JOHANNESBURG – South Africa’s rand held its gains of the previous week against the dollar on Monday as the latest bout of U.S. political turmoil kept the greenback on the back foot.
Stocks were flat, led lower by Pioneer Foods which posted a drop in half year profits.
At 1500 GMT, the rand traded at 13.2200 per dollar, 0.15 percent firmer from its New York close on Friday, retreating from a session high of 13.1425.
The rand ended last week on a firmer footing as political drama in Washington threatened to derail U.S. President Donald Trump’s promises of tax reform and fiscal stimulus.
Looking ahead in the week, focus was on South African Reserve Bank’s (SARB) interest rates decision, a Moody’s country visit and the release of minutes of the U.S. central bank’s policy committee meeting.
Economists polled by Reuters anticipate South Africa’s central bank will keep rates on hold at 7 percent on Thursday.
The bank kept rates steady at its last meeting on March 30, a day before a cabinet reshuffle that saw former Finance Minister Pravin Gordhan being replaced, followed by credit ratings downgrades to “junk” by S&P Global Ratings and Fitch.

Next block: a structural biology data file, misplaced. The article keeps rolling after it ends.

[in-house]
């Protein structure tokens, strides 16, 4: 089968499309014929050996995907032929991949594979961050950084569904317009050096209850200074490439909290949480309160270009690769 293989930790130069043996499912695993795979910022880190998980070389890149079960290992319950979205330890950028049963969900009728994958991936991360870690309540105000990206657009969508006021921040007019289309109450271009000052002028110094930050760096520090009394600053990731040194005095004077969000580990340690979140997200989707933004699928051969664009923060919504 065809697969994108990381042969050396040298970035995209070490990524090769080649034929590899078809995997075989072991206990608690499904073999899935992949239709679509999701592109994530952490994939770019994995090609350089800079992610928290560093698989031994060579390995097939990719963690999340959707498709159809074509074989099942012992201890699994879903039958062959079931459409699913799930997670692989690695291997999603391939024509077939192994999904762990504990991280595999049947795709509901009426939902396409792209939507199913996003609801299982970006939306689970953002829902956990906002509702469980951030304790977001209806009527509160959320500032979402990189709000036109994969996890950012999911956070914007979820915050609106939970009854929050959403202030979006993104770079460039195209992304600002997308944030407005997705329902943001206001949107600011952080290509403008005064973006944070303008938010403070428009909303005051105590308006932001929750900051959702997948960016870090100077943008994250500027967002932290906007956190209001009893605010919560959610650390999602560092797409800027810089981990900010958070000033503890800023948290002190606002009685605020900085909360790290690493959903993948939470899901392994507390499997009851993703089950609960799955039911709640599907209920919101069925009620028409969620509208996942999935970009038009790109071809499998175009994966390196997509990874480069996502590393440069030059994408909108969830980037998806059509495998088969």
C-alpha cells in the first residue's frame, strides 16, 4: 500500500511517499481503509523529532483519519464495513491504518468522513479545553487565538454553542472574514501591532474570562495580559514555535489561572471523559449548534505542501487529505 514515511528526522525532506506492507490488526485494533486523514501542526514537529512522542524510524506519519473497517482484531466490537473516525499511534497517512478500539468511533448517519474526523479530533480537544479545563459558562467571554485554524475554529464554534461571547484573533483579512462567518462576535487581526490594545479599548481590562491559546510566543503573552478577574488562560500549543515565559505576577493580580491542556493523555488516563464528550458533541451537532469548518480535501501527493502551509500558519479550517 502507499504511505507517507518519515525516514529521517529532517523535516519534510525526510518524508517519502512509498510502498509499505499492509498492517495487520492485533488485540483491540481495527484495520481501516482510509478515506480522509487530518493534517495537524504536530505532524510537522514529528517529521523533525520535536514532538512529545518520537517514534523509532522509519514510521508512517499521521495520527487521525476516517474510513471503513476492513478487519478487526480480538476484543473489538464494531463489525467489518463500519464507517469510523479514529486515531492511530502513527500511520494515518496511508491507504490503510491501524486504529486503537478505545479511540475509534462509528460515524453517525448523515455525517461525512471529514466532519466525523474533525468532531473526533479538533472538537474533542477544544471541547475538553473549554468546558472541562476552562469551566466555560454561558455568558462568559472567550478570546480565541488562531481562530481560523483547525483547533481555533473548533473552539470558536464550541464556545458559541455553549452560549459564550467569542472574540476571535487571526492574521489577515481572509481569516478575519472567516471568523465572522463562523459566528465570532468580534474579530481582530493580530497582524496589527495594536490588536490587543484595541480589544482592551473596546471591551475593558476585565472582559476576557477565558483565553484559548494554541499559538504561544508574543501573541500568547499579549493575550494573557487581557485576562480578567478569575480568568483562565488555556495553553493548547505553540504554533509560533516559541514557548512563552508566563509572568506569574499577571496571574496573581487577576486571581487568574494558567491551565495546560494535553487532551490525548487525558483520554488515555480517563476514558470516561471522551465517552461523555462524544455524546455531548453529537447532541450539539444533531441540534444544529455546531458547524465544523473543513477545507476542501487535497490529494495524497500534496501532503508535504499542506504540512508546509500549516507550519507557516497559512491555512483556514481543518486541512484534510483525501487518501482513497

“The rand’s performance has proved somewhat volatile ever since, thanks mainly to domestic political uncertainty and, more recently, shaky politics creeping back in the U.S. and Brazil,” said BNP Paribas Securities South Africa senior economist Jeffrey Schultz.
“The SARB is likely to continue to caution over the sustainability of the currency’s performance given the above uncertainties.”
In fixed income, government bonds firmed with the yield for the benchmark instrument due in 2026 falling 5 basis points to 8.625 percent.
On the bourse, the benchmark Top-40 index ticked up 0.09 percent to 48,005 points while the All-Share index lifted 0.16 percent to 54,517 points.
The biggest faller on the bourse, Pioneer Foods dropped 4.38 percent to 153.00 rand after it reported a 47 percent drop in half year earnings on the back of higher maize prices impacting their essential foods and grocery divisions. [nL8N1IO2GV]
“People are disappointed that those numbers weren’t better,” Cratos Capital equities trader Greg Davies said.